author = "Kintziger, {Kristina W.} and Prakash Mulay and Sharon Watkins and Jay Schauben and Weisman, {Richard S} and Cynthia Lewis-Younger and Carina Blackmore",
year = "2011",
month = "11",
day = "1",
language = "English",
volume = "126",
pages = "844--851",
journal = "Public Health Reports",
issn = "0033-3549",
publisher = "Association of Schools of Public Health",
number = "6",

}

TY - JOUR

T1 - Wild mushroom exposures in Florida, 2003-2007

AU - Kintziger, Kristina W.

AU - Mulay, Prakash

AU - Watkins, Sharon

AU - Schauben, Jay

AU - Weisman, Richard S

AU - Lewis-Younger, Cynthia

AU - Blackmore, Carina

PY - 2011/11/1

Y1 - 2011/11/1

N2 - Objective. Exposure to wild mushrooms can lead to serious illness and death. However, there is little information on the epidemiology of mushroom exposures nationwide, as there is no specific surveillance for this outcome. We described mushroom exposures in Florida using available data sources.Methods. We performed a population-based study of mushroom exposure calls to the Florida Poison nformation Center Network (FPICN) and cases of mushroom poisoning reported in hospital inpatient and emergency department (ED) data from 2003 through 2007.Results. There were 1,538 unduplicated mushroom exposures reported during this period, including 1,355 exposure calls and 428 poisoning cases. Mostexposures reported to FPICN occurred in children ≥6 years of age (45%) and males (64%), and most were unintentional ingestions (60%). Many exposures resulted in no effect (35%), although 21% reported mild symptoms that resolved rapidly, 23% reported prolonged/systemic (moderate) symptoms, and 1% reported life-threatening effects. Most calls occurred when in or en route to a health-care facility (43%). More than 71% of poisonings identified in hospital records were managed in an ED, and most occurred in young adults 16-25 years of age (49%), children ≥6 years of age (21%), adults ≥25 years of age (21%), and males (70%). No deaths were reported.Conclusions. Combined, these data were useful for describing mushroom exposures. Most exposures occurred in males and in young children (≥6 years of age) and young adults (16-25 years of age), with 78% resulting in contact with a health-care facility. Education should target parents of young childrenespecially during summer, when mushrooms are more abundant-and young adults who are likely experimenting with mushrooms for their potential allucinogenic properties.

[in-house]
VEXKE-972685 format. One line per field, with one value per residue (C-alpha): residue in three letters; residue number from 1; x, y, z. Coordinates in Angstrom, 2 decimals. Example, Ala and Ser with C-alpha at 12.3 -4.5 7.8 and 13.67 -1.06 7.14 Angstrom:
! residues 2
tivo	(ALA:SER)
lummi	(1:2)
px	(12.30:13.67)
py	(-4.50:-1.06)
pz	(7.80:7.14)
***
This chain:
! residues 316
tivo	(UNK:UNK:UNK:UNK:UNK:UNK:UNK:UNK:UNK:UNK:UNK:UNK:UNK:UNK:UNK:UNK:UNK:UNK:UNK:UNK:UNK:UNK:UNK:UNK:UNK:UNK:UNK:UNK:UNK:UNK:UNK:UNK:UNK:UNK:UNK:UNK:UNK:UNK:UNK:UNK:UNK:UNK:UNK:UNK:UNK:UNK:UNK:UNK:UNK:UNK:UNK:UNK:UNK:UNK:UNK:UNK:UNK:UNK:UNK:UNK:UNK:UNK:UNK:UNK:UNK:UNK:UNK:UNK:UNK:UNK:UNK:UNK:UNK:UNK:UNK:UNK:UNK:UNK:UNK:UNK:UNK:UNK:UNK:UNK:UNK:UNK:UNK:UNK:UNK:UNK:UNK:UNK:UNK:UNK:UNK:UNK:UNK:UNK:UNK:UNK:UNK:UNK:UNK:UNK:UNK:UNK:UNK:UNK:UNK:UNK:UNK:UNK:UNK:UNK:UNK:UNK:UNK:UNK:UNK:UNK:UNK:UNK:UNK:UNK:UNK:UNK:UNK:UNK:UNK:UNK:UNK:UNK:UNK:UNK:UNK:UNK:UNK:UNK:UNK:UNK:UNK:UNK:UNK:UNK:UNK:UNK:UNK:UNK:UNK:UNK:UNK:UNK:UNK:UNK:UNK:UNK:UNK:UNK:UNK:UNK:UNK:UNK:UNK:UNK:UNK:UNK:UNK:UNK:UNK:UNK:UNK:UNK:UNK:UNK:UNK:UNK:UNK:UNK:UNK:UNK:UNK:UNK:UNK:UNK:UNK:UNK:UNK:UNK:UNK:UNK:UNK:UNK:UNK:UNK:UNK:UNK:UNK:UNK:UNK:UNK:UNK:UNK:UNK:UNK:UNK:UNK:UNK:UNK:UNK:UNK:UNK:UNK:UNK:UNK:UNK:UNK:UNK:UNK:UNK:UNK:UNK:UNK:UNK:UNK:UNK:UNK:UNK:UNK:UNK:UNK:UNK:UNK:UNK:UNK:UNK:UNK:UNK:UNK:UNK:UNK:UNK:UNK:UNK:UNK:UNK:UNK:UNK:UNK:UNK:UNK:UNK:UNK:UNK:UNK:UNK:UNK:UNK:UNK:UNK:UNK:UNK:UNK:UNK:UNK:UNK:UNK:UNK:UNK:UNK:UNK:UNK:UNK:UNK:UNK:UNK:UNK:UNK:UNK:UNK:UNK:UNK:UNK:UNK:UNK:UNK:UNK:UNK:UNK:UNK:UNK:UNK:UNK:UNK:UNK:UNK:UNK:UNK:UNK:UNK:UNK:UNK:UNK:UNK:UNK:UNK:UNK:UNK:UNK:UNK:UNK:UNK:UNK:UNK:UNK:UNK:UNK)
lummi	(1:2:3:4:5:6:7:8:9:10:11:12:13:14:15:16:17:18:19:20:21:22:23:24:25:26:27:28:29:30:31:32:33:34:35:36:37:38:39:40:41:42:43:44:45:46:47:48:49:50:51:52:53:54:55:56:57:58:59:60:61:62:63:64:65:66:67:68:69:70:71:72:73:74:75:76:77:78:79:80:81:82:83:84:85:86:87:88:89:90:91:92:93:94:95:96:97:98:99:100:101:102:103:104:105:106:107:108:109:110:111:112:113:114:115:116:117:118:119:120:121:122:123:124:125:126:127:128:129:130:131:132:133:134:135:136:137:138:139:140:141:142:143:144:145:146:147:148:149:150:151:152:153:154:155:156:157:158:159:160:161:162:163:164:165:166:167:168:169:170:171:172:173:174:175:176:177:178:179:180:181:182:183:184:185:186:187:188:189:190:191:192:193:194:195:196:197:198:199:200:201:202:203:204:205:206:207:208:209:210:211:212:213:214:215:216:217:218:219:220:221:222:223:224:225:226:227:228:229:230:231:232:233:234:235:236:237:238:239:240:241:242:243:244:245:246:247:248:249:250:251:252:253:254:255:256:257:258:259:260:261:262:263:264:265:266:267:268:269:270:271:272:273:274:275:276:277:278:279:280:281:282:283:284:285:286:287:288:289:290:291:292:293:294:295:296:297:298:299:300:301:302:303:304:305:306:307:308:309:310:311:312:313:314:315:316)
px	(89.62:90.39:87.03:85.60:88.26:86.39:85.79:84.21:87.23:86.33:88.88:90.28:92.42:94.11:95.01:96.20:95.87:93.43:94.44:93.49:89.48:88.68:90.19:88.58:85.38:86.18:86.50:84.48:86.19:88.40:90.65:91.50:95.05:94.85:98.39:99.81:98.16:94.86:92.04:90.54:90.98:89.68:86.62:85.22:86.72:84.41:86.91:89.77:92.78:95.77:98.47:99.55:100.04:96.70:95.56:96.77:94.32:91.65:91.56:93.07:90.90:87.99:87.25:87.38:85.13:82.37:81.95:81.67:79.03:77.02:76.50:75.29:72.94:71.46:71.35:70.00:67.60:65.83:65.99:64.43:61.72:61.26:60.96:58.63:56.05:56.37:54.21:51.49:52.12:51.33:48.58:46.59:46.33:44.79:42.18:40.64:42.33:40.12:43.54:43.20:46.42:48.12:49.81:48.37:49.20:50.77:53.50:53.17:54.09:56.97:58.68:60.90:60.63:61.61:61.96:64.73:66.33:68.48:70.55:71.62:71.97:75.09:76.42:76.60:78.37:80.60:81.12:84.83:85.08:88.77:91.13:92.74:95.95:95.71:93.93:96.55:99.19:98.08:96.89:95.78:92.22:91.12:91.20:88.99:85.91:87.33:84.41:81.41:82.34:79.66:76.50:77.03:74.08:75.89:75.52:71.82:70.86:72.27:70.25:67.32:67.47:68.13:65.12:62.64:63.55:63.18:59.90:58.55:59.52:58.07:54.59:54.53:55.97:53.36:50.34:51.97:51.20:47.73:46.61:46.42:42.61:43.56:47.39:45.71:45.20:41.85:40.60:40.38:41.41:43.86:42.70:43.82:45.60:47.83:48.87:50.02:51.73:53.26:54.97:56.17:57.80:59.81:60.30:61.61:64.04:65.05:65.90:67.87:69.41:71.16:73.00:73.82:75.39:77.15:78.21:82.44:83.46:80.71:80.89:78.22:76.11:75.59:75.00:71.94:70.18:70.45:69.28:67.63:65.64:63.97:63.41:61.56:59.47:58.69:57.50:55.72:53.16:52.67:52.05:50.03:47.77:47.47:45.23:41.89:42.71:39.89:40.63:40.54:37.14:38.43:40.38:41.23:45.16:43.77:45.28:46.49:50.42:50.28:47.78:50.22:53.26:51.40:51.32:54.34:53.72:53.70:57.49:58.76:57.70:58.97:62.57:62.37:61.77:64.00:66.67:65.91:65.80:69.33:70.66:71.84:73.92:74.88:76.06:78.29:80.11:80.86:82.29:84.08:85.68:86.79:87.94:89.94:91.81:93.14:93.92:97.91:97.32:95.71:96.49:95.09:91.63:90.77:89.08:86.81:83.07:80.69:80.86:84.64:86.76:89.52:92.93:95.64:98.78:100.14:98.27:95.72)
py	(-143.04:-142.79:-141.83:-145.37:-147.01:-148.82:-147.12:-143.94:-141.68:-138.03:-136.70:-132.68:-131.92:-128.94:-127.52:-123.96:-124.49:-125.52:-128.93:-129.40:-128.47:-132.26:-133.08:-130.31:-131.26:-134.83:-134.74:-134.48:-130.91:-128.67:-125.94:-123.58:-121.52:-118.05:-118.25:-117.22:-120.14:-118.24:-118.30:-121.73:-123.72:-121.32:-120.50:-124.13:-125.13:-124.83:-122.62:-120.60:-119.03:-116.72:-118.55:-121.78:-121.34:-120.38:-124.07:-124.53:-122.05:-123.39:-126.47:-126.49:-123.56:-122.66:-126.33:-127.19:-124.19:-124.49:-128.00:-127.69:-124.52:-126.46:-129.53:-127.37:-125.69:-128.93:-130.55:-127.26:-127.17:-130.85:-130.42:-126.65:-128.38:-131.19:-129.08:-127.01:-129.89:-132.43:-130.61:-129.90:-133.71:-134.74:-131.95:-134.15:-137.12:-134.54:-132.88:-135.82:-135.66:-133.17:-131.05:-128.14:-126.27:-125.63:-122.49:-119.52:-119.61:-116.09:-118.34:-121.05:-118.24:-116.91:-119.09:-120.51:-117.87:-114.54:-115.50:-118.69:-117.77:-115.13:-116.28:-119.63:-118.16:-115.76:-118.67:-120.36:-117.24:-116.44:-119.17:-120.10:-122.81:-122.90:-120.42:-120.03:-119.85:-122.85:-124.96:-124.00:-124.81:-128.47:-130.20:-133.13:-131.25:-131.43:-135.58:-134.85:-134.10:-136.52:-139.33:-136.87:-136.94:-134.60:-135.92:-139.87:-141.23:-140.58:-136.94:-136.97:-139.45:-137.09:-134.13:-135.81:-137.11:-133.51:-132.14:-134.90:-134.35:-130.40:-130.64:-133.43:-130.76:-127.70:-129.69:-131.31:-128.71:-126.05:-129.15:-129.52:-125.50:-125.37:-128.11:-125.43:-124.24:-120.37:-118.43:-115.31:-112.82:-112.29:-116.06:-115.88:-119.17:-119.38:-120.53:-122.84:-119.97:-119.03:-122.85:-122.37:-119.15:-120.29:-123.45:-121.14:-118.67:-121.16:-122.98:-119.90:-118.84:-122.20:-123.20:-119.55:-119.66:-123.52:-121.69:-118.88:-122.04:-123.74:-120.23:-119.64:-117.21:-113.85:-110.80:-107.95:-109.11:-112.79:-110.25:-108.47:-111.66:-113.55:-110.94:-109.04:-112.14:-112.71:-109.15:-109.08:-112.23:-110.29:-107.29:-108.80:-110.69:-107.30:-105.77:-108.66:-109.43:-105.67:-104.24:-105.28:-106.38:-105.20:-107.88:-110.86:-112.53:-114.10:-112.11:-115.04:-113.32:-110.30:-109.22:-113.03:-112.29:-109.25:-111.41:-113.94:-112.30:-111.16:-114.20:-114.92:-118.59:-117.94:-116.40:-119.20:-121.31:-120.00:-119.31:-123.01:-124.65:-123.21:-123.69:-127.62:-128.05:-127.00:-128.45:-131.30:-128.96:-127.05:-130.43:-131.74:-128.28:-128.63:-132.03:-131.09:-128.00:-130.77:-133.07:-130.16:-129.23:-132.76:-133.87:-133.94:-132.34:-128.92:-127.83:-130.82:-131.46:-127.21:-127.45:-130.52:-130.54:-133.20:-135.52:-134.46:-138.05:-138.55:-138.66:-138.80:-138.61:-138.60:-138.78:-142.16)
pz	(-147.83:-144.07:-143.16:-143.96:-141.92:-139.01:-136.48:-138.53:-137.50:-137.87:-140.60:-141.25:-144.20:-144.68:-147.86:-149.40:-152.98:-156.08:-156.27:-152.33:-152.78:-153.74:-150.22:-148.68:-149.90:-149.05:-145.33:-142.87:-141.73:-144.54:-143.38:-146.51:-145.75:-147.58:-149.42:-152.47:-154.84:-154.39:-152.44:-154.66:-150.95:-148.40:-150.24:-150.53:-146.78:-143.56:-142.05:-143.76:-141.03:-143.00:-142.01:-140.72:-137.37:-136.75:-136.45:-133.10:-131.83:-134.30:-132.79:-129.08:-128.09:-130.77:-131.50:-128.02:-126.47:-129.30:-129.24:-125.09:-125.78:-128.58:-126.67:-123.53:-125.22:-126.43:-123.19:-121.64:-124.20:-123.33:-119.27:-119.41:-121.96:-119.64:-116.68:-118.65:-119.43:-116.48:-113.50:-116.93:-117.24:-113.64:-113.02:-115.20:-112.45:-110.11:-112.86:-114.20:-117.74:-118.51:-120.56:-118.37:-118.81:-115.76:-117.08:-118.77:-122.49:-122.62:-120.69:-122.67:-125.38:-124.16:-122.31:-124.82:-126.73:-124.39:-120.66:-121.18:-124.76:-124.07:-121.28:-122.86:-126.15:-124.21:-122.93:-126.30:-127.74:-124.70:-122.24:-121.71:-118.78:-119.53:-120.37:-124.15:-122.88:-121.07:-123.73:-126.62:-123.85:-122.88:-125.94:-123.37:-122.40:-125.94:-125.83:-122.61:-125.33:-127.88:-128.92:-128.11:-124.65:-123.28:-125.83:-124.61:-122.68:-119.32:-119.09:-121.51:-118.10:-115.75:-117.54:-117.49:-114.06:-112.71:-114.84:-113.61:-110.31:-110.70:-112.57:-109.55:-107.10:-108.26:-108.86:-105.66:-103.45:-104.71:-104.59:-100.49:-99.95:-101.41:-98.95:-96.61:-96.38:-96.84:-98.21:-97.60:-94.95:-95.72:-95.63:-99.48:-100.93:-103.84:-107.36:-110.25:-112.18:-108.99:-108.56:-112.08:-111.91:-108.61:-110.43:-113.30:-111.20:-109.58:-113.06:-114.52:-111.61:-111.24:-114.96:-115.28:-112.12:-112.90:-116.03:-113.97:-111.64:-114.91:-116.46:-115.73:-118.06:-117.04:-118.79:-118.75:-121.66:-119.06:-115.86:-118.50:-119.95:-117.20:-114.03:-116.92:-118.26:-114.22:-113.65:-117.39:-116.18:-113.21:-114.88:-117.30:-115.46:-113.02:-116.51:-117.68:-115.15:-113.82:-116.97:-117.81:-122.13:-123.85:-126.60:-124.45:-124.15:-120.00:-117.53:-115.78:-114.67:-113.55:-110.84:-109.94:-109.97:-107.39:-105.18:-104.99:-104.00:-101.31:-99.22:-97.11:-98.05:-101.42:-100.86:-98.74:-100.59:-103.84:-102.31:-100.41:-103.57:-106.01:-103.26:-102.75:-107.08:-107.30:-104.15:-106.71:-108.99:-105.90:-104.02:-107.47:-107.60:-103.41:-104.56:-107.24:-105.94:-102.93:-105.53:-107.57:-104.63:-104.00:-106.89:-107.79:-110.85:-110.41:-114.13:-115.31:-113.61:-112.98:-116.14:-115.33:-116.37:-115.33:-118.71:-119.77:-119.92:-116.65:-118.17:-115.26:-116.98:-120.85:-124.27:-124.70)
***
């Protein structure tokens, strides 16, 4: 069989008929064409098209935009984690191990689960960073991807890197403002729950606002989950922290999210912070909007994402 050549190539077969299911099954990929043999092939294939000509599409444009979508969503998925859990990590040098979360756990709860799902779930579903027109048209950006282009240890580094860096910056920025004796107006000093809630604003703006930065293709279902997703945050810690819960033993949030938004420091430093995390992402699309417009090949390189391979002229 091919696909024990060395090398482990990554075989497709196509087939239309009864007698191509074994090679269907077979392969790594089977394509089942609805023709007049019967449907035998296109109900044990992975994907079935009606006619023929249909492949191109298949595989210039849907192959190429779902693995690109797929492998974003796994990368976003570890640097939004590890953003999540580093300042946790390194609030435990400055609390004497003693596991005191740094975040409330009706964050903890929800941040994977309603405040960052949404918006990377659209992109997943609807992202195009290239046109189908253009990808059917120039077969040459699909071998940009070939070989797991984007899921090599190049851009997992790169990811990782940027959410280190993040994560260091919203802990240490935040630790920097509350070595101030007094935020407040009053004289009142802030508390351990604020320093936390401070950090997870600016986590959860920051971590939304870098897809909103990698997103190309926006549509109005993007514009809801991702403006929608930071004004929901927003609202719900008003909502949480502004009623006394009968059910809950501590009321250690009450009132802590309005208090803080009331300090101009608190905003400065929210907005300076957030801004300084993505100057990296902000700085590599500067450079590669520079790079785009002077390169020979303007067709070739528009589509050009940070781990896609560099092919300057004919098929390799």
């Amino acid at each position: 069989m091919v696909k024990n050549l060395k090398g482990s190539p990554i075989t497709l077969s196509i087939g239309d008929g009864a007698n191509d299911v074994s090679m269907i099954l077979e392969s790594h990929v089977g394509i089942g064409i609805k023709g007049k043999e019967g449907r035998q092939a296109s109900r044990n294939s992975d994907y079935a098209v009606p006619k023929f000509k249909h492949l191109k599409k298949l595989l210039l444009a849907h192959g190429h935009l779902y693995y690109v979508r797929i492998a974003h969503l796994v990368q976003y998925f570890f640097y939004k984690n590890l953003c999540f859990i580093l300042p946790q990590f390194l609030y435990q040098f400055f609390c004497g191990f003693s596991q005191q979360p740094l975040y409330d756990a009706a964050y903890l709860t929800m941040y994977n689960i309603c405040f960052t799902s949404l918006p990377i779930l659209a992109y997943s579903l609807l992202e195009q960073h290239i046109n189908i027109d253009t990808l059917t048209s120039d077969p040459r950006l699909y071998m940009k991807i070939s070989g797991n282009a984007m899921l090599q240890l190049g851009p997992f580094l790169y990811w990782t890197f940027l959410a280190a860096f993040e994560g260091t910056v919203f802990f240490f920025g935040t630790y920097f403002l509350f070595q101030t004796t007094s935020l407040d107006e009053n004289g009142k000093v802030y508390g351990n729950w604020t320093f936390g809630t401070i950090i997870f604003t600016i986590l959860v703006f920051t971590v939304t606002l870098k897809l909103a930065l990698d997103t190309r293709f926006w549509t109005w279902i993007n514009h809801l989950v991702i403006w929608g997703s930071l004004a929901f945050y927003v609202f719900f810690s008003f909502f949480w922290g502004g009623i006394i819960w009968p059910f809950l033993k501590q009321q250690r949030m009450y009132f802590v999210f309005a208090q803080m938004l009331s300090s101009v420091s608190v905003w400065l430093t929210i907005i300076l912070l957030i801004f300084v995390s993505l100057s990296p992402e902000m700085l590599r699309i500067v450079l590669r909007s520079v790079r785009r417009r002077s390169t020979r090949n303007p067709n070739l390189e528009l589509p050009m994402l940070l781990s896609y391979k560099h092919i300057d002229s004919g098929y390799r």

AB - Objective. Exposure to wild mushrooms can lead to serious illness and death. However, there is little information on the epidemiology of mushroom exposures nationwide, as there is no specific surveillance for this outcome. We described mushroom exposures in Florida using available data sources.Methods. We performed a population-based study of mushroom exposure calls to the Florida Poison nformation Center Network (FPICN) and cases of mushroom poisoning reported in hospital inpatient and emergency department (ED) data from 2003 through 2007.Results. There were 1,538 unduplicated mushroom exposures reported during this period, including 1,355 exposure calls and 428 poisoning cases. Mostexposures reported to FPICN occurred in children ≥6 years of age (45%) and males (64%), and most were unintentional ingestions (60%). Many exposures resulted in no effect (35%), although 21% reported mild symptoms that resolved rapidly, 23% reported prolonged/systemic (moderate) symptoms, and 1% reported life-threatening effects. Most calls occurred when in or en route to a health-care facility (43%). More than 71% of poisonings identified in hospital records were managed in an ED, and most occurred in young adults 16-25 years of age (49%), children ≥6 years of age (21%), adults ≥25 years of age (21%), and males (70%). No deaths were reported.Conclusions. Combined, these data were useful for describing mushroom exposures. Most exposures occurred in males and in young children (≥6 years of age) and young adults (16-25 years of age), with 78% resulting in contact with a health-care facility. Education should target parents of young childrenespecially during summer, when mushrooms are more abundant-and young adults who are likely experimenting with mushrooms for their potential allucinogenic properties.

UR - http://www.scopus.com/inward/record.url?scp=84856300592&partnerID=8YFLogxK

UR - http://www.scopus.com/inward/citedby.url?scp=84856300592&partnerID=8YFLogxK

M3 - Article

C2 - 22043100

AN - SCOPUS:84856300592

VL - 126

SP - 844

EP - 851

JO - Public Health Reports

JF - Public Health Reports

SN - 0033-3549

IS - 6

ER -